However, if Rudd partly lost the Prime Ministership because of his emotional disengagement, Julia Gillard won it partly because of her success at emotionally connecting with the Australian people. Her formidable communication skills rely not just on clear expression but also on addressing and evoking emotion. Perhaps it is no coincidence that she once participated in a light-hearted Australian Institute of Management debate on the topic of “Women Lead with Emotional Intelligence”.

In her statements after her win she acknowledged not only the values but also the emotions that motivated her political career. She affirmed that she was passionate about changing Australian society for the better. She depicted herself as caring and compassionate. She would look after ordinary people and protect them from Liberal attacks on their wages and conditions. She would care for the environment. She would do a deal with the miners and remove the economic anxiety that the public felt as a result of the battle over the super profits tax. She would also address the anxiety that voters felt about boat loads of asylum seekers coming to our shores while rejecting Liberal fear campaigns.


Julia became the (bossy but so capable) older sister that one turns to to soothe one’s fears - and also to protect you from an overly boisterous and bullying older brother, called Tony.

Whether women may be more inclined to lead with emotional intelligence or not, it should be noted that Gillard has a number of gender dilemmas when attempting to mobilise emotion. She has to walk the tightrope of conventional gender expectations in a way that was not such a problem for previous Labor PMs who were good emotional communicators, such as Bob Hawke. Gillard is trying to reassure the Australian electorate that she is tough enough to protect our borders without seeming so strong that her femininity is in question. Similarly she is trying to depict herself as caring but not so womanly that she risks being depicted as weak.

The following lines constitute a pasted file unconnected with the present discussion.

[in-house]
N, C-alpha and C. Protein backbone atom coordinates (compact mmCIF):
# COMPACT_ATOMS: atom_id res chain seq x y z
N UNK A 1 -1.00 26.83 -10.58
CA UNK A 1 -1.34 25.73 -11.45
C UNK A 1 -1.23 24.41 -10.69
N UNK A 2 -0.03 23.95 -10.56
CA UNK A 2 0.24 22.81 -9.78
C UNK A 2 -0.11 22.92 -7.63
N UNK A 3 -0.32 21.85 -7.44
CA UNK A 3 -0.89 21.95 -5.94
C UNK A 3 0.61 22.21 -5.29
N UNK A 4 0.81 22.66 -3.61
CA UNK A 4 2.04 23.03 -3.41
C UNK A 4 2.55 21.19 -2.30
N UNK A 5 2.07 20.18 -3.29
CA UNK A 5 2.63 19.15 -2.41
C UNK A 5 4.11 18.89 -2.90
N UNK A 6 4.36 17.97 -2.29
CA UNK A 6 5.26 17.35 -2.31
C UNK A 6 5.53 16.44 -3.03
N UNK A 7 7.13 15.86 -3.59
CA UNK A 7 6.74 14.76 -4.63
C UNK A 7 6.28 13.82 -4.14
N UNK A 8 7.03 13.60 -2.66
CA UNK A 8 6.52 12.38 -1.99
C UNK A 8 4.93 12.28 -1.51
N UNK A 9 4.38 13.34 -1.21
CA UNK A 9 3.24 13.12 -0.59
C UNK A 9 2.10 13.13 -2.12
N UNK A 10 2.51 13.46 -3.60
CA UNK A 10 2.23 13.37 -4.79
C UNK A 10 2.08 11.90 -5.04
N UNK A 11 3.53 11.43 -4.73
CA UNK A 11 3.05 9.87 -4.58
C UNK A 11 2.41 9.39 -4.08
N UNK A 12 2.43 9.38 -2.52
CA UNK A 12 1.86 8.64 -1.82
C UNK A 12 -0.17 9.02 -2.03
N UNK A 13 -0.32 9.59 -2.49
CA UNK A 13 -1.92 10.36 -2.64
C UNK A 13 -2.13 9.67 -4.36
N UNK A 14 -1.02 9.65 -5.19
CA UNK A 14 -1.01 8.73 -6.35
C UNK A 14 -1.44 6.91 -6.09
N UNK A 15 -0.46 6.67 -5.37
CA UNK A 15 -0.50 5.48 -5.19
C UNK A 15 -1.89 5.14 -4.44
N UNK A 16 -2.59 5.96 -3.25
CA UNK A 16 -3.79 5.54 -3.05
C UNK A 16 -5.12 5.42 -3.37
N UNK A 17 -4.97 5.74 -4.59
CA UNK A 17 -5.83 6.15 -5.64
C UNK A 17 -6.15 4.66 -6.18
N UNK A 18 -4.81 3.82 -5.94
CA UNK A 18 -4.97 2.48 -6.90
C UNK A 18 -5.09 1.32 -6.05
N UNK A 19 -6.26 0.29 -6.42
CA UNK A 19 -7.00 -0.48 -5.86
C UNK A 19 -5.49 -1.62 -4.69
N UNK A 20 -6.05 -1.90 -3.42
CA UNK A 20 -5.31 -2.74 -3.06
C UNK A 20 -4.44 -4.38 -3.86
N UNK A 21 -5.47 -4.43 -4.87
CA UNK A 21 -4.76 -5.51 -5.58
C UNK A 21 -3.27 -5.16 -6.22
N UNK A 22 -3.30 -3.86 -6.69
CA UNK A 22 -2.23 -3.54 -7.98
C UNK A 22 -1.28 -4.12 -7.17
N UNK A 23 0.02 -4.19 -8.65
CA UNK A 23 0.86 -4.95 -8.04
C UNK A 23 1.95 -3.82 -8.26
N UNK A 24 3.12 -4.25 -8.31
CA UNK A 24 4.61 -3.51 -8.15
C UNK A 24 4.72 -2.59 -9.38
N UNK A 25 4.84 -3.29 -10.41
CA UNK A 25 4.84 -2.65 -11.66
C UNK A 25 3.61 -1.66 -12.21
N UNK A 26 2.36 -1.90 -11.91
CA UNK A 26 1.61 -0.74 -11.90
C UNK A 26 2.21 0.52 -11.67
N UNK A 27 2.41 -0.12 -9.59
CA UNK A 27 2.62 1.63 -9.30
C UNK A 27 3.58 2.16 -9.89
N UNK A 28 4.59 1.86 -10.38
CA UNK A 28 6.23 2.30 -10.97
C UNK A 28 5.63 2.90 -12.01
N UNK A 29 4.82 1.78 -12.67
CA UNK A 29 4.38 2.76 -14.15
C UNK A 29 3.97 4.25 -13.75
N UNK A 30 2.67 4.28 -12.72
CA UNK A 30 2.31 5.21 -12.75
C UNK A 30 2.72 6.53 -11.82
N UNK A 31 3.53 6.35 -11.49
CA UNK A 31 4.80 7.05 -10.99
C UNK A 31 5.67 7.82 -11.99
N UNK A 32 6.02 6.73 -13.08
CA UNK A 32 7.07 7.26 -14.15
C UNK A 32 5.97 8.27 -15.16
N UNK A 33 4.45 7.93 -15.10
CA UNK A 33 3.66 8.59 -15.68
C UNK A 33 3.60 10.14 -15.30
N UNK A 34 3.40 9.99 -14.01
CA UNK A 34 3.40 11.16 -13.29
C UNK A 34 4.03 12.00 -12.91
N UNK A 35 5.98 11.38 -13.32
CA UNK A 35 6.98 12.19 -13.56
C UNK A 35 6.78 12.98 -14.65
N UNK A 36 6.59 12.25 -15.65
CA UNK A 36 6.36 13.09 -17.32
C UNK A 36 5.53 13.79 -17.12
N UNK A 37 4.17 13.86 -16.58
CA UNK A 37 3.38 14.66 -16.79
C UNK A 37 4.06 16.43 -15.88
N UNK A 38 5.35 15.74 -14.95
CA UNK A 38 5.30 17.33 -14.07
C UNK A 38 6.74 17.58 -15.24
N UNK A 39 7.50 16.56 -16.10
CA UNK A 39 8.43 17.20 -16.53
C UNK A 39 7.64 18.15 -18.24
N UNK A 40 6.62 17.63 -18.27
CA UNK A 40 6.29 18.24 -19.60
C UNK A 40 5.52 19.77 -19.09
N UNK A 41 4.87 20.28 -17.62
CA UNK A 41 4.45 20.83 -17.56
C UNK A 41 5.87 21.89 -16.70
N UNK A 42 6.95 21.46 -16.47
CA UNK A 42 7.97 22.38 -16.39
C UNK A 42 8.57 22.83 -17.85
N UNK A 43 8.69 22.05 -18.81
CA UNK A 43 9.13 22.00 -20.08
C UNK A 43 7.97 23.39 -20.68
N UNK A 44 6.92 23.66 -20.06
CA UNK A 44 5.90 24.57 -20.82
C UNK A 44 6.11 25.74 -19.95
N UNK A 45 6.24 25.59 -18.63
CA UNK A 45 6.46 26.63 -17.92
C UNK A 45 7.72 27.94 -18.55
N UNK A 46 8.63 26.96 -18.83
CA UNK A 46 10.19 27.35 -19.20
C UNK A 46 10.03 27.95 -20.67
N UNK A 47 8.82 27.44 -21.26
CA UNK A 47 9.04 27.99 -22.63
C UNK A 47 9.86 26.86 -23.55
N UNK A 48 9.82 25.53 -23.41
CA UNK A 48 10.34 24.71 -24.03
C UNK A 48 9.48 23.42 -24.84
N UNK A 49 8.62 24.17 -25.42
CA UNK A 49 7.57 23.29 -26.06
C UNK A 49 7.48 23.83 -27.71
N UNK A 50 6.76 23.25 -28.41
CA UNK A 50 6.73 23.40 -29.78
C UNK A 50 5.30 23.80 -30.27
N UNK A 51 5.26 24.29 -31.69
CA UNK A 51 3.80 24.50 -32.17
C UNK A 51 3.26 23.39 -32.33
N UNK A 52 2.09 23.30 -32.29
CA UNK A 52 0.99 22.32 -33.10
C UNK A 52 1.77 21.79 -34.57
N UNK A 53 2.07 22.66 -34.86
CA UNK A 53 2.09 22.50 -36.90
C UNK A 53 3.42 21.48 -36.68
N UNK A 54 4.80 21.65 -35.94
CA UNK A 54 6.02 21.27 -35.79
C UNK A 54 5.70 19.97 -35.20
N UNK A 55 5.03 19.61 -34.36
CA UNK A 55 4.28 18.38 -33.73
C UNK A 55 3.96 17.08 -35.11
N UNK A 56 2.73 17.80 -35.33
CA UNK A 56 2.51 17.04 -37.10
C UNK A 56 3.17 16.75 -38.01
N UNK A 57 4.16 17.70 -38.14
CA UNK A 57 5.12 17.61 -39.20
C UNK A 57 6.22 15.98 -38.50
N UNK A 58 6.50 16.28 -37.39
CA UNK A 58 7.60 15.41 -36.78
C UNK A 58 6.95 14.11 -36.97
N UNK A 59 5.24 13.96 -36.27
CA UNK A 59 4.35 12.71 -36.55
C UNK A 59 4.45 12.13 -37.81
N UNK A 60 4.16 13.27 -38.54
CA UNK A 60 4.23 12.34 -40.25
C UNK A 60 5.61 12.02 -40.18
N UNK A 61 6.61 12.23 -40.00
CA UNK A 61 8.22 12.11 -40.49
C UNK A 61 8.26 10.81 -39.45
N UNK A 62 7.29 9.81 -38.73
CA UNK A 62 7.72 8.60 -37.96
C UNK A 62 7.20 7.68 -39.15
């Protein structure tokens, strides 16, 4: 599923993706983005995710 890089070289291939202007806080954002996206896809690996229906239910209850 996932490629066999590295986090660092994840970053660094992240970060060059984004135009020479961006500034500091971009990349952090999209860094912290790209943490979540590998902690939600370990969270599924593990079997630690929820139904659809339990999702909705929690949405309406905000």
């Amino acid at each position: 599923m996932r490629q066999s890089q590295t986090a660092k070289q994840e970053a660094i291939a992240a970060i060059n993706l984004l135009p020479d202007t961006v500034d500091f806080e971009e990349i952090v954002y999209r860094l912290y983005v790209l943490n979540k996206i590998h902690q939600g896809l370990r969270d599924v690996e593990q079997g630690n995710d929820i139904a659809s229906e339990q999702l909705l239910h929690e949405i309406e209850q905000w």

So, Gillard’s increasing conservatism, very real policy dilemmas, electoral pragmatism and debts to the right are not the only reasons for her caution on some issues. She can express empathy for ordinary Australians concerned about border protection but remains much less forthcoming about expressing empathy for Tamils fleeing oppression in Sri Lanka or ethnic Hazaras fleeing the Taliban in Afghanistan. She finds expressing motherly concern for the innocent children they brought with them a much safer bet.

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About the Author

Carol Johnson is a Professor in Politics at the University of Adelaide and has written extensively on Labor governments and also on politics and gender. She has a particular interest in the politics of emotion. She is the author of The Labor Legacy: Curtin, Chifley, Whitlam, Hawke (Allen and Unwin, Sydney, 1989) and Governing Change: From Keating to Howard (Network Books, Nedlands WA, 2007).